Interview with Archdeacon Kirill Sokolov about the Diaconal Vocations Program (June 2012)

Interview with Archdeacon Kirill Sokolov Director of Diaconal and Late Vocations Orthodox Church in America

Welcome!Archdeacon Kirill (standing) begins his instruction to participants of the Sixth Annual Diaconal Liturgical Practicum, held June 2012 at St. Vladimir's Seminary.Welcome!Archdeacon Kirill (standing) begins his instruction to participants of the Sixth Annual Diaconal Liturgical Practicum, held June 2012 at St. Vladimir's Seminary.Q: Archdeacon Kirill, the Sixth Annual Diaconal Liturgical Practicum at St. Vladimir’s Seminary just completed four days of intensive training, practice, and learning. The size of the Practicum was larger than in past years. What accounts for this growth?

A: The Diaconal Vocations Program of the Orthodox Church in America has maintained remarkably steady enrollment for many years. In the last five years, we have witnessed enrollment growth in every diocese.  We have been working to better track and support all participants in diaconal formation programs. In past decades, the Church heard from enrollees upon admission and then— years later—at coursework completion. Now, we are able to work with participants throughout the year and support their mentors at the parish and diocesan levels.

Q: What other changes have occurred in the diaconal program?

A: Several years ago, the Holy Synod of Bishops renamed and refocused the former “Late Vocations Program” as the “Diaconal Vocations Program.” While the program had always been intended as a way to prepare men for diaconal service, the hierarchs of our Church have been increasingly focused on the unique nature of the diaconate within the three-fold ministry of the Church: bishops, priests, and deacons. Our hierarchs have also asked us to focus especially on the knowledge and skills that will prepare deacons for lives of faithful service in their church communities. The bishops instituted substantive requirements for liturgical training and practice in rigorous settings.

Q: How do you foresee the Diaconal Vocations Program developing in the near future?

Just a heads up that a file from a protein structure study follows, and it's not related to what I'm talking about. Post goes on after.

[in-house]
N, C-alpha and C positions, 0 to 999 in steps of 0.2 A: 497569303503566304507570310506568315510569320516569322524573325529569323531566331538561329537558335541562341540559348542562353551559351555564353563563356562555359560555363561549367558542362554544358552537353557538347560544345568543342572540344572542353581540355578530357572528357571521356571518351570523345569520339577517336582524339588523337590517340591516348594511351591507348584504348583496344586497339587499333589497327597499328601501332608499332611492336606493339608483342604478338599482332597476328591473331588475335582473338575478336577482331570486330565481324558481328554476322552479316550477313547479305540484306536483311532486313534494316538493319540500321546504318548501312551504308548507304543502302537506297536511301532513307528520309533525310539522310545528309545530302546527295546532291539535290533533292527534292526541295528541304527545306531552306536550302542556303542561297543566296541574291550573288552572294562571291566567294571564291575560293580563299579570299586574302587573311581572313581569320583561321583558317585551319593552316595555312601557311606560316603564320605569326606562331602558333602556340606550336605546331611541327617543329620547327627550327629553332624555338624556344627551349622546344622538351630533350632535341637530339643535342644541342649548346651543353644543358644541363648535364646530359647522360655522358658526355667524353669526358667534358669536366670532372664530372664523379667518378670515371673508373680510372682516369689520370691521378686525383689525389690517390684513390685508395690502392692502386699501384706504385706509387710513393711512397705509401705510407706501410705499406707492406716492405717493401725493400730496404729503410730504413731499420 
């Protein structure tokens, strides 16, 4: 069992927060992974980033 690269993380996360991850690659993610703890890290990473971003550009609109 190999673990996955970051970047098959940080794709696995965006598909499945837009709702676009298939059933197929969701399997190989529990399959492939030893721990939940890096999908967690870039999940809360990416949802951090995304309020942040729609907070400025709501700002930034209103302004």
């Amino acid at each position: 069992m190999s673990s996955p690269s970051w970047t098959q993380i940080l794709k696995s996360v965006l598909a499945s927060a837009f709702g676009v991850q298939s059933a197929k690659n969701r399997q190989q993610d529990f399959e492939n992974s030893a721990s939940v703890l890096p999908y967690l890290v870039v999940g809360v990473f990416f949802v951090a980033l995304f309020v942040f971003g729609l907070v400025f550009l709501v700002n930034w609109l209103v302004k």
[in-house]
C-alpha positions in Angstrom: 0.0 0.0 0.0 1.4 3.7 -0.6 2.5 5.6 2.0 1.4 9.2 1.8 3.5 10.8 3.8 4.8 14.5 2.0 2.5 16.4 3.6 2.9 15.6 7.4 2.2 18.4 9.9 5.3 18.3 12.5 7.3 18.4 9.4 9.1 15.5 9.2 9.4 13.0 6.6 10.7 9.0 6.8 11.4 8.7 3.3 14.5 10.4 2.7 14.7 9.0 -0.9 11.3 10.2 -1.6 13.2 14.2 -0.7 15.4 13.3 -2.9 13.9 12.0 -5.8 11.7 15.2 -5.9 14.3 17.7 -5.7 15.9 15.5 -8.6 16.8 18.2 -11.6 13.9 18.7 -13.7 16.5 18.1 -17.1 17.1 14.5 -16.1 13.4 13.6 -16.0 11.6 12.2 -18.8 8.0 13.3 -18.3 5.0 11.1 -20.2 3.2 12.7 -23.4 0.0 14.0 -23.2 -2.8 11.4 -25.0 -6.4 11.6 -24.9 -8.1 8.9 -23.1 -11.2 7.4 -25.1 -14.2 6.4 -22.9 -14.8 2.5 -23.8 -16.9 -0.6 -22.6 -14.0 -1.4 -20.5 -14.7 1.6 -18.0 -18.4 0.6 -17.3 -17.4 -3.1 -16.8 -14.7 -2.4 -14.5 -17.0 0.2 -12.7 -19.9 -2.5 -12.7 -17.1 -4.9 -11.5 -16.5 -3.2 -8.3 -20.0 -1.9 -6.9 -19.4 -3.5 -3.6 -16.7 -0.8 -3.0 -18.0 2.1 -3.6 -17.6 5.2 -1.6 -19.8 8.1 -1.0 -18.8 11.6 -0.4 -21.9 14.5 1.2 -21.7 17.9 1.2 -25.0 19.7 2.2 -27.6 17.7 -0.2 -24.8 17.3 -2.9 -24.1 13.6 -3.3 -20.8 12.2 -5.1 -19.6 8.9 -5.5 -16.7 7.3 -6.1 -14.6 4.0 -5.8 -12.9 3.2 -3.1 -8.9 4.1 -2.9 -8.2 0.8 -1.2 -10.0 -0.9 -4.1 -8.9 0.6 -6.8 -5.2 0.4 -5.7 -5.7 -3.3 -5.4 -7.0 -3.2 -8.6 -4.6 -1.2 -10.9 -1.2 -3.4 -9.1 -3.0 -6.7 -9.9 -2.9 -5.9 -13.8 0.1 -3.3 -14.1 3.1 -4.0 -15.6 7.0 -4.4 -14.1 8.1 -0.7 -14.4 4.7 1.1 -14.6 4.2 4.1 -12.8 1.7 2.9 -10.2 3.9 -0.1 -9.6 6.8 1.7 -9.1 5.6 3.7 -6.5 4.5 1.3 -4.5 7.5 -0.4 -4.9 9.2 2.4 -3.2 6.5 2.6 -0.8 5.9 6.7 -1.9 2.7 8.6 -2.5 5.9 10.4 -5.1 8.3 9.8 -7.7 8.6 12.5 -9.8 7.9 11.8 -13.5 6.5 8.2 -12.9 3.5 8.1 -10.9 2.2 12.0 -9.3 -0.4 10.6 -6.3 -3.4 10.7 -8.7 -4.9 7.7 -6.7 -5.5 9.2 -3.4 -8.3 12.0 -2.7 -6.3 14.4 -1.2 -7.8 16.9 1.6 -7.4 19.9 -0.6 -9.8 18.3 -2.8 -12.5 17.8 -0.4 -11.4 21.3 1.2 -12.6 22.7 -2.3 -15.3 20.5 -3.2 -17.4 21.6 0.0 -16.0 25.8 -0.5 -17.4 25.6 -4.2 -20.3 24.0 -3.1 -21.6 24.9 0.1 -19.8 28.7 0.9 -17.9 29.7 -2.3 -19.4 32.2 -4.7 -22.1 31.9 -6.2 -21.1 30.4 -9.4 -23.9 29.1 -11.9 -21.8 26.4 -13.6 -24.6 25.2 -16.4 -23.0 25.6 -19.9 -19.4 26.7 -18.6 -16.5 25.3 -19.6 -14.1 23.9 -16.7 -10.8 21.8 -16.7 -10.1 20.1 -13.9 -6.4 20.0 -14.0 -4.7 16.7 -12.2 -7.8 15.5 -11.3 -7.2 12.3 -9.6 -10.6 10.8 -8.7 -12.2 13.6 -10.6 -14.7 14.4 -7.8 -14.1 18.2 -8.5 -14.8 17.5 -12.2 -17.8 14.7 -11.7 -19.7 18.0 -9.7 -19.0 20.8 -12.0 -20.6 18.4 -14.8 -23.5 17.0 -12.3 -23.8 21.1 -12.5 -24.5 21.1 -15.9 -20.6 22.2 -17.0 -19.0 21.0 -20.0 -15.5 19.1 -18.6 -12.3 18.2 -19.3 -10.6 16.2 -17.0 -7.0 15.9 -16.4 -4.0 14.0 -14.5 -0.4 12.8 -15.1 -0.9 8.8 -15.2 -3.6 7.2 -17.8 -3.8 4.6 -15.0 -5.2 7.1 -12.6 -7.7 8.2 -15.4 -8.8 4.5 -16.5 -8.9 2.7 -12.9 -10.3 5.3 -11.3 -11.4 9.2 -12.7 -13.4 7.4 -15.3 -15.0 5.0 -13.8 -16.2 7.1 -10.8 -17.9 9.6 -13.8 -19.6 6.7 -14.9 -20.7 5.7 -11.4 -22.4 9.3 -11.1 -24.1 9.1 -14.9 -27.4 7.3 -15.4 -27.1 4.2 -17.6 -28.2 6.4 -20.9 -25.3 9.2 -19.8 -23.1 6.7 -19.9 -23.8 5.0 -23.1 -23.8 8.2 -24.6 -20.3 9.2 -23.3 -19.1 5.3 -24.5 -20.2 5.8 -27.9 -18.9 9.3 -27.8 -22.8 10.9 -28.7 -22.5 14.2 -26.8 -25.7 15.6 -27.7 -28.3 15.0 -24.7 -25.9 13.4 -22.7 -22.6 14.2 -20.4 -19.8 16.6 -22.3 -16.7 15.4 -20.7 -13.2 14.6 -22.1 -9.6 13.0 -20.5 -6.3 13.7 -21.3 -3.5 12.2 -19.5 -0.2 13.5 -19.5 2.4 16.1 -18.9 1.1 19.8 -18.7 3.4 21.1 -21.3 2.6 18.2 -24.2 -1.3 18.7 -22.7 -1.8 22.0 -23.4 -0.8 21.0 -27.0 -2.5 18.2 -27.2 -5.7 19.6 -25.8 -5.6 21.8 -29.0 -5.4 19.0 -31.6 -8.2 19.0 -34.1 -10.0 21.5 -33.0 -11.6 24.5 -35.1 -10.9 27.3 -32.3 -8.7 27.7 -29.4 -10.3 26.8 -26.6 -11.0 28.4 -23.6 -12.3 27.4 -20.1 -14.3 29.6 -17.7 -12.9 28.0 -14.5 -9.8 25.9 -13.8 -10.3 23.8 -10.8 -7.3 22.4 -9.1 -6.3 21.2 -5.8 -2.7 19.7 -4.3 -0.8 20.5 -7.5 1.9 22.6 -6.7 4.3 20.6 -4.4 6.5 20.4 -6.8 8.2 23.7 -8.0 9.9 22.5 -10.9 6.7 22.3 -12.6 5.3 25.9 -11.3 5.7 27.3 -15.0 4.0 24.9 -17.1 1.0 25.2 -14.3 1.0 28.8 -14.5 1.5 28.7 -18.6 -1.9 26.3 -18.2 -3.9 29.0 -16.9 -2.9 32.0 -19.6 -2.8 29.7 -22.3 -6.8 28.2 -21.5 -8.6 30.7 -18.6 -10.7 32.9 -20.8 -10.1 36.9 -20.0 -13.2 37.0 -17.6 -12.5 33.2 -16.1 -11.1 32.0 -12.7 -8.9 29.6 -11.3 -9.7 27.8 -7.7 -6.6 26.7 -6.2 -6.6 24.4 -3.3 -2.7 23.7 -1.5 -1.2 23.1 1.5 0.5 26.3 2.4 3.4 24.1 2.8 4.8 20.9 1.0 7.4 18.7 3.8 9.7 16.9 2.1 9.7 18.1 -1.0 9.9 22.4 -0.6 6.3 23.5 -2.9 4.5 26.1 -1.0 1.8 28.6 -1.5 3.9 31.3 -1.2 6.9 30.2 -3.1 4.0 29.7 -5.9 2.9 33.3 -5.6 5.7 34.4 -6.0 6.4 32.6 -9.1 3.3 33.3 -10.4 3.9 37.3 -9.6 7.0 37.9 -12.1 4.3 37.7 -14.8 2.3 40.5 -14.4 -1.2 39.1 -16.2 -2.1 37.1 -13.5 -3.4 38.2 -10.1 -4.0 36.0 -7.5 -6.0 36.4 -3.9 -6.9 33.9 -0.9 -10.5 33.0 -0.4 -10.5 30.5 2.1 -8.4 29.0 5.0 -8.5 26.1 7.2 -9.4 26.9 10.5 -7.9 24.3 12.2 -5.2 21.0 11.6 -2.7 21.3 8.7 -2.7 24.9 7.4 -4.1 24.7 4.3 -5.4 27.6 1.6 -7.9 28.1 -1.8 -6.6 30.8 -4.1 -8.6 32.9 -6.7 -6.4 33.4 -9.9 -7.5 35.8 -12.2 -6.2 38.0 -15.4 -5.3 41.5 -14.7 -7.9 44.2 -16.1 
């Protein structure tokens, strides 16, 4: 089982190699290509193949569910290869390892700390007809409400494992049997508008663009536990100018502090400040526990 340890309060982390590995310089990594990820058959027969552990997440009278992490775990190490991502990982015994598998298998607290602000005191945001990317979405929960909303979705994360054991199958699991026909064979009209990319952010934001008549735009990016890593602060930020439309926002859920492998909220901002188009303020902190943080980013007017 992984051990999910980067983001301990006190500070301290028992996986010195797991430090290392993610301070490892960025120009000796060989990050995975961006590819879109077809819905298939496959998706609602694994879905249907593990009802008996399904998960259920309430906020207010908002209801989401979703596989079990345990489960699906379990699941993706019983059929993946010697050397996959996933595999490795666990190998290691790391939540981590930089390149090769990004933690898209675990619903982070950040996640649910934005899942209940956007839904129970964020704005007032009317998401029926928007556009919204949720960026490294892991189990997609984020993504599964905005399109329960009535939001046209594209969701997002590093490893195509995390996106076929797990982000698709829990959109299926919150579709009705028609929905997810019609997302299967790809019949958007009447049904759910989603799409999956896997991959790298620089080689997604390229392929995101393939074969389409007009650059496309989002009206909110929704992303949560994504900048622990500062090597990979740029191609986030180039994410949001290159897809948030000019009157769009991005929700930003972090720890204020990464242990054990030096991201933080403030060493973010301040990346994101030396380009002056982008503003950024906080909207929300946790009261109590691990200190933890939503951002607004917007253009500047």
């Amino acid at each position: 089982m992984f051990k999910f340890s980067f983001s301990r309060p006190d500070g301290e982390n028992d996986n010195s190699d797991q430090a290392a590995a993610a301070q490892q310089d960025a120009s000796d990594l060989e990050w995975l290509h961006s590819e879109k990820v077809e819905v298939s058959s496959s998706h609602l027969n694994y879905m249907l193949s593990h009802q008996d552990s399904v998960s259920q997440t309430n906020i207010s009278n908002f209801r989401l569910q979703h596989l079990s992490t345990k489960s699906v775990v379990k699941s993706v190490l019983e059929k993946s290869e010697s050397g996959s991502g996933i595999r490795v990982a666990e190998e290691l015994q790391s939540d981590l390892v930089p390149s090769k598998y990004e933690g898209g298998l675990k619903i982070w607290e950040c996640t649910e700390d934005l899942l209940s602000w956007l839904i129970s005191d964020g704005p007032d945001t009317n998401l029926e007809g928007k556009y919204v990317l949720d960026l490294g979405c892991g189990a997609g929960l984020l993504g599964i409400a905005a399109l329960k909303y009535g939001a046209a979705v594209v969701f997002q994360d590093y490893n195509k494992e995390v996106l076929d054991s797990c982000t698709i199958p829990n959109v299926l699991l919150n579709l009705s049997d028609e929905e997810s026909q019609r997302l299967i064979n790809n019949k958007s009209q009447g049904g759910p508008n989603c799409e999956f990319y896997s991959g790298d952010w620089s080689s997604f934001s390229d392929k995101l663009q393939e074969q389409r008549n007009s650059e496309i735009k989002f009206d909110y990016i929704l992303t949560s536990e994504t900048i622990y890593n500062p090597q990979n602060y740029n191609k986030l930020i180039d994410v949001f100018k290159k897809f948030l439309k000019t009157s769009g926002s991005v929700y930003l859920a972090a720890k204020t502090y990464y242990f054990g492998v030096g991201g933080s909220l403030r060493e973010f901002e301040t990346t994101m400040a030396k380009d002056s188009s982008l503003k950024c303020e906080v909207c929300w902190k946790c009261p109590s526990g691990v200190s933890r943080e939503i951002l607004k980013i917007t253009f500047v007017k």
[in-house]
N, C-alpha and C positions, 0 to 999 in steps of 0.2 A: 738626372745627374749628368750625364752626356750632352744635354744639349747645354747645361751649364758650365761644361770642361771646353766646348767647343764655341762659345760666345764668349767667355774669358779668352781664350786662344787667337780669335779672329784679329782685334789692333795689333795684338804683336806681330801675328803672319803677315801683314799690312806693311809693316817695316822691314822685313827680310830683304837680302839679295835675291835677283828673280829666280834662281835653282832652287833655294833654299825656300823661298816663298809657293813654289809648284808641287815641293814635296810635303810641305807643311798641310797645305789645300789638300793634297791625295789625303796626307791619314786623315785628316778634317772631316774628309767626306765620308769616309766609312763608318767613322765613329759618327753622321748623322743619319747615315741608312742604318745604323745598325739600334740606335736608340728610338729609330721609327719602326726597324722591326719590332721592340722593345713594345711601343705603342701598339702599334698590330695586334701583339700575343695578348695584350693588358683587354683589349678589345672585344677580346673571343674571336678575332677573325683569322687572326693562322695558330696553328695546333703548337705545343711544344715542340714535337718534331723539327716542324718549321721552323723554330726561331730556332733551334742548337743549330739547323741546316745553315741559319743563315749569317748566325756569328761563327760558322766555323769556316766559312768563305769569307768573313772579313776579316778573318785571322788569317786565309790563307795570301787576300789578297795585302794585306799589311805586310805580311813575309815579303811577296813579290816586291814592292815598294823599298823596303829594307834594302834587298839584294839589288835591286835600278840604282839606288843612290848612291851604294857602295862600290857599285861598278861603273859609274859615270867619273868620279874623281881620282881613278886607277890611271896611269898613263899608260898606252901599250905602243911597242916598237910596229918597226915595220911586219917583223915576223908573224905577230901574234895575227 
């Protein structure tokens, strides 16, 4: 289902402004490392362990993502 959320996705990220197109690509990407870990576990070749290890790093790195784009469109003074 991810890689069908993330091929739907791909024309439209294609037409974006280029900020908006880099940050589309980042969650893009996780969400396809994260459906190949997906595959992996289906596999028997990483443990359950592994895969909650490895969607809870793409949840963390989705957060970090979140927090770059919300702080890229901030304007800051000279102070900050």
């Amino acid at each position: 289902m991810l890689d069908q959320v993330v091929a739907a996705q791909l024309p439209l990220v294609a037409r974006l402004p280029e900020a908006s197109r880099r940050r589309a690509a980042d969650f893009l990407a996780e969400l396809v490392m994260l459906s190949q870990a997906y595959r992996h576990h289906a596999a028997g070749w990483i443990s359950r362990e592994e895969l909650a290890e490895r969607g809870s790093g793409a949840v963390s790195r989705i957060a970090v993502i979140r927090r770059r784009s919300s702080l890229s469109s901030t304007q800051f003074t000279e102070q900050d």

A: His Beatitude, Metropolitan Jonah, and the members of the Holy Synod of Bishops, are clarifying and strengthening our program. When His Beatitude spoke to our participants at this year’s program, he stressed especially the need to read and truly know the Scriptures well and the need to know the divine services. To serve the Church as a deacon is a great honor and responsibility. I believe that we will continue to do a better job teaching, coaching, and training those who seek to serve the Lord as deacons.

I have been reflecting recently on classic models of training deacons in past times and in distant cultures. Relatively young men were apprenticed to experienced deacons in larger settings, such as cathedrals, where they were “drilled” in liturgical service through repeated practice. Our seminaries provide this context for seminarians. But how do we liturgically train an accomplished chemistry professor or a retired Navy commander who is preparing for the diaconate in a parish context? The men coming to the Diaconal Vocations Program have extensive life experience but do not have the opportunity to live at a seminary for a number of years. The Practicum serves as a small beginning for the larger future setting that will provide the practice required to absorb the liturgical life of the Church. But we can and will do more. We are working in ever-closer collaboration with established diocesan programs. Creative, faithful, and thoughtful approaches on the parish, diocesan, and church-wide levels are being piloted in exciting ways throughout our land.

Q: What surprises you the most at the Practicum?

A: Every year I am startled by how much I learn from the participants. I am able to impart a methodology for learning how to serve at the Lord’s altar in our received tradition.  However, I learn so much about the Lord’s patience, humility, love, and joy from the students who gather from all over to be a “cohort” for four days. The kinds of work and ministries that our candidates are engaged in are humbling. One accomplished professional, for example, spends many hours each week ministering in prison. Another spends every day of his working life serving those who lack the mental capacity to function on their own without aid. Another does hard, physical labor every day but possesses a gentleness and joy that is unpretentious and inspiring. I could give thirty examples like this from our time together this Practicum. Some of the deacons and candidates were accompanied by their wives—dedicated and faithful women, who, in even a few words, brought spiritual clarity to our conversations.

On the last night of the Practicum, I spent a little time talking with other faculty about how energizing it is to see nearly thirty men willing to sacrifice so much of themselves for Church service. The participants really gave us the gift of energy by their presence and efforts and it is exciting for the Church to see this cohort work.

Archdeacon Kirill Sokolov (M.Div. ’07, St. Vladimir’s Seminary) serves as Director of Diaconal and Late Vocations for the Orthodox Church in America. He assists His Beatitude Metropolitan Jonah and the Holy Synod at church-wide celebrations and regularly serves at Holy Trinity Cathedral, San Francisco, and for His Eminence, Archbishop Benjamin.  A former employee and lecturer in liturgics at St. Vladimir’s Seminary, the Archdeacon now works as Director of Technology at San Domenico School and is completing a doctoral program in organizational leadership at Pepperdine University’s Graduate School of Education and Psychology.